I’m not sure about you, but I don’t recall any advice from my training days on how to set cover.
Admittedly, I did train before the invention of the horseless carriage, but my experience working as a supply teacher over the past term suggests that not much has changed.
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Here are five easy steps teachers can take to support their supply colleagues so that cover lessons are meaningful, productive and stress free.
Set some cover
At the risk of stating the obvious, actually setting some cover is a good first step. I once covered, or attempted to cover, a Year 9 drama class in an all-boys school, where the instruction from the teacher was for them to “carry on with their performance pieces”.
Being a quick-witted bunch, they tried to convince me that they had been re-enacting scenes from Crimestoppers. Unsurprisingly, this turned out to be a massive fib. For some classes, carrying on with tasks can be appropriate, but make sure there is plenty for them to be getting on with.
The worst phrase a cover teacher can hear is “We’ve done this before, Sir/Miss”. Ensure that the work is distinctly different from previous work.
Ensure that any young people with additional needs are highlighted to the cover teacher; ideally, an Individual Education Plan (IEP) or a brief outline of their difficulties/support strategies should be provided.
The set work should also be accessible to all. Sitting in silence and writing an essay for an hour might not be practical for everyone, so think about alternative work in those instances.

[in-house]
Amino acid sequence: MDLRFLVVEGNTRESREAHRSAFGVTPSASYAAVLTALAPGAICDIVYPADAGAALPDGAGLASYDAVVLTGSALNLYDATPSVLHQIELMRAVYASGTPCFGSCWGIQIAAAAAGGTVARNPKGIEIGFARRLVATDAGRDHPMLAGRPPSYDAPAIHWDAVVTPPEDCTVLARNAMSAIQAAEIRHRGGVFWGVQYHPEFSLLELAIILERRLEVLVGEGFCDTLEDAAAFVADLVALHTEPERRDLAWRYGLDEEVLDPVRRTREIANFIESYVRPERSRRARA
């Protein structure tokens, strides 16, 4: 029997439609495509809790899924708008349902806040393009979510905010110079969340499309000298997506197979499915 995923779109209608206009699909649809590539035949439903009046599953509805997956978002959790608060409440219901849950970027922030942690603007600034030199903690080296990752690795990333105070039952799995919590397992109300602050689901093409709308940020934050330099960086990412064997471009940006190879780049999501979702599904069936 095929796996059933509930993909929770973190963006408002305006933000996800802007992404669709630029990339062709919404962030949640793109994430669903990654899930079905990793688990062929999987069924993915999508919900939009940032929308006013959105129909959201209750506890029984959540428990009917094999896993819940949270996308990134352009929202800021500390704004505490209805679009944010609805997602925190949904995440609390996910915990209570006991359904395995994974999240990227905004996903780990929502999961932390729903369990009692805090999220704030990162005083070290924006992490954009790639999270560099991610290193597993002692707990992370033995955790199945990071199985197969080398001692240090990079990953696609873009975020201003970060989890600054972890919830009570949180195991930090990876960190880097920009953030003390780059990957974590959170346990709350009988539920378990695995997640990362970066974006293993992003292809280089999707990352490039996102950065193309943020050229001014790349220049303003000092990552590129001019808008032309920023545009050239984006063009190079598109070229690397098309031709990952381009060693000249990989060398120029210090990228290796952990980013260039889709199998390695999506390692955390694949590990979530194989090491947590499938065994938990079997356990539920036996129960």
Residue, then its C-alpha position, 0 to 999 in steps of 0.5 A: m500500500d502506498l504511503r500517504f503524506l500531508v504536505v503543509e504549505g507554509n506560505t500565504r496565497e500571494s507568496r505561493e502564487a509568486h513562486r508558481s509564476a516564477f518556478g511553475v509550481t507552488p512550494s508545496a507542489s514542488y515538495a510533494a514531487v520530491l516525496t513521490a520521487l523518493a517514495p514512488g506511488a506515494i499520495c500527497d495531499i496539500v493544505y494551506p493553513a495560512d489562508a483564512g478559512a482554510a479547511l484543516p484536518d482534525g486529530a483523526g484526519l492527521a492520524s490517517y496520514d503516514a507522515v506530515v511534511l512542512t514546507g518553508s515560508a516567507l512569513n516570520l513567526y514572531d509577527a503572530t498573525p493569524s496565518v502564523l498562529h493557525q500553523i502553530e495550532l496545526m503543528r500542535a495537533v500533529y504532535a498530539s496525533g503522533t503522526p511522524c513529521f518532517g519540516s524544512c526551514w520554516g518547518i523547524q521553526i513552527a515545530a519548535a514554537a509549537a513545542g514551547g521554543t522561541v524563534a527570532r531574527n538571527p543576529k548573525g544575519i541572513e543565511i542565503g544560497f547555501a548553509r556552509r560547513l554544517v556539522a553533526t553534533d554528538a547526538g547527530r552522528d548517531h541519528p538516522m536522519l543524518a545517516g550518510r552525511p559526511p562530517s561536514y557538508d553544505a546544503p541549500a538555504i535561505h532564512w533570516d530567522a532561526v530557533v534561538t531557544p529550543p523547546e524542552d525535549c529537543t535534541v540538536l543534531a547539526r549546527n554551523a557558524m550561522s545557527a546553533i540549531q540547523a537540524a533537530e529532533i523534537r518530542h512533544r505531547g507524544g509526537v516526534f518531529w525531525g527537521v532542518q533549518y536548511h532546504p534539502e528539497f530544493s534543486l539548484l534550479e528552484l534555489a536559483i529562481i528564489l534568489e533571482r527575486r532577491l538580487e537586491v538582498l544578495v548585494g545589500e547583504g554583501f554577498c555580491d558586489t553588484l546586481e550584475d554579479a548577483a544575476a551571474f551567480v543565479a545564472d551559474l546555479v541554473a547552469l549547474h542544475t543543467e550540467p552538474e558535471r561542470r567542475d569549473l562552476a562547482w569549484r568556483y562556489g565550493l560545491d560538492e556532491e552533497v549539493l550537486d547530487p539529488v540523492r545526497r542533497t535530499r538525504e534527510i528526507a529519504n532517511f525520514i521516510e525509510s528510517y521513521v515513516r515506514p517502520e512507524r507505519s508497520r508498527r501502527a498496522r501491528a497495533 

Setting a DVD for a cover lesson can be great if used in the right way. Include some discussion points, key questions or even a worksheet to accompany the film, otherwise students may misinterpret it as a bit of a doss.
Avoid if you need a degree in audio engineering just to get the speakers to turn on.
Make contingency plans
Keep a bank of cover work in your department office in case an absent member of staff is unable to set work. This will save a lot of stress in the long run.
Prepare for the aftermath
What happens after the cover lesson is just as important as what happens before and during. Provide an opportunity for the cover teacher to feed back – whether positively or negatively – and follow up on these comments, even if it is a brief “well done”.
If student conduct has not met with expectations during the cover lesson, ensure that the school’s behaviour policy is adhered to. This is really important as it sends out a clear message that all staff are working together.
It is also helpful if cover staff are able to award merits or send postcards home. This is particularly effective for getting younger students on board.
Finally, if supply staff are working at your school for an extended period, don’t forget to include them in any end-of-term or whole-school activities.
Gemma Corby is a freelance writer and former Sendco